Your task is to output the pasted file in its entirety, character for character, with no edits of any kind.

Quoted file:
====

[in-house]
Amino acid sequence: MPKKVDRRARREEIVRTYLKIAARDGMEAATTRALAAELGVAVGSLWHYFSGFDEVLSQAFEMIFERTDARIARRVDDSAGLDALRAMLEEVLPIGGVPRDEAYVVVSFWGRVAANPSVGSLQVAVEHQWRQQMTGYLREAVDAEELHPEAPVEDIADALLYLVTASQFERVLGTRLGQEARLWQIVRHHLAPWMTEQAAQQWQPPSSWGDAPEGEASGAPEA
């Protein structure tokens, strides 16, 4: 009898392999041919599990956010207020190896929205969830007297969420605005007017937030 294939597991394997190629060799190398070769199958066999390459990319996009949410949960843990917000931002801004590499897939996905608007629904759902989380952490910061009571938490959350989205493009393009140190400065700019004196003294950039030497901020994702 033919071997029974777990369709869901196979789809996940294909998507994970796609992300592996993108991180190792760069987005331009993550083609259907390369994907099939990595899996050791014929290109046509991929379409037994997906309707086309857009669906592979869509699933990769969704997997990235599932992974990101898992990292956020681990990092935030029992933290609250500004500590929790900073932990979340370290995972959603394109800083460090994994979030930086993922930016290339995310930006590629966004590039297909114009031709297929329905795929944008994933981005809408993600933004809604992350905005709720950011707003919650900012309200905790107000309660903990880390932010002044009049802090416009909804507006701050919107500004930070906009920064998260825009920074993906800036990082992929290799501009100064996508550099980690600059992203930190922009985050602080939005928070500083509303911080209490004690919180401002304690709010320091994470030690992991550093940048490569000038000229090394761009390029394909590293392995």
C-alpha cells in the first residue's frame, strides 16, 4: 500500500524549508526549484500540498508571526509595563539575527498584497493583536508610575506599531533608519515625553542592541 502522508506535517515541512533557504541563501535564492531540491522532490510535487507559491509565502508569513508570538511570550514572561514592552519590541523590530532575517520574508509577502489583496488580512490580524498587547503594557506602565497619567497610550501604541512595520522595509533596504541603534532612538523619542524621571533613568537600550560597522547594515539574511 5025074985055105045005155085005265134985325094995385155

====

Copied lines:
[in-house]
Amino acid sequence: MPKKVDRRARREEIVRTYLKIAARDGMEAATTRALAAELGVAVGSLWHYFSGFDEVLSQAFEMIFERTDARIARRVDDSAGLDALRAMLEEVLPIGGVPRDEAYVVVSFWGRVAANPSVGSLQVAVEHQWRQQMTGYLREAVDAEELHPEAPVEDIADALLYLVTASQFERVLGTRLGQEARLWQIVRHHLAPWMTEQAAQQWQPPSSWGDAPEGEASGAPEA
């Protein structure tokens, strides 16, 4: 009898392999041919599990956010207020190896929205969830007297969420605005007017937030 294939597991394997190629060799190398070769199958066999390459990319996009949410949960843990917000931002801004590499897939996905608007629904759902989380952490910061009571938490959350989205493009393009140190400065700019004196003294950039030497901020994702 033919071997029974777990369709869901196979789809996940294909998507994970796609992300592996993108991180190792760069987005331009993550083609259907390369994907099939990595899996050791014929290109046509991929379409037994997906309707086309857009669906592979869509699933990769969704997997990235599932992974990101898992990292956020681990990092935030029992933290609250500004500590929790900073932990979340370290995972959603394109800083460090994994979030930086993922930016290339995310930006590629966004590039297909114009031709297929329905795929944008994933981005809408993600933004809604992350905005709720950011707003919650900012309200905790107000309660903990880390932010002044009049802090416009909804507006701050919107500004930070906009920064998260825009920074993906800036990082992929290799501009100064996508550099980690600059992203930190922009985050602080939005928070500083509303911080209490004690919180401002304690709010320091994470030690992991550093940048490569000038000229090394761009390029394909590293392995």
C-alpha cells in the first residue's frame, strides 16, 4: 500500500524549508526549484500540498508571526509595563539575527498584497493583536508610575506599531533608519515625553542592541 502522508506535517515541512533557504541563501535564492531540491522532490510535487507559491509565502508569513508570538511570550514572561514592552519590541523590530532575517520574508509577502489583496488580512490580524498587547503594557506602565497619567497610550501604541512595520522595509533596504541603534532612538523619542524621571533613568537600550560597522547594515539574511 5025074985055105045005155085005265134985325094995385155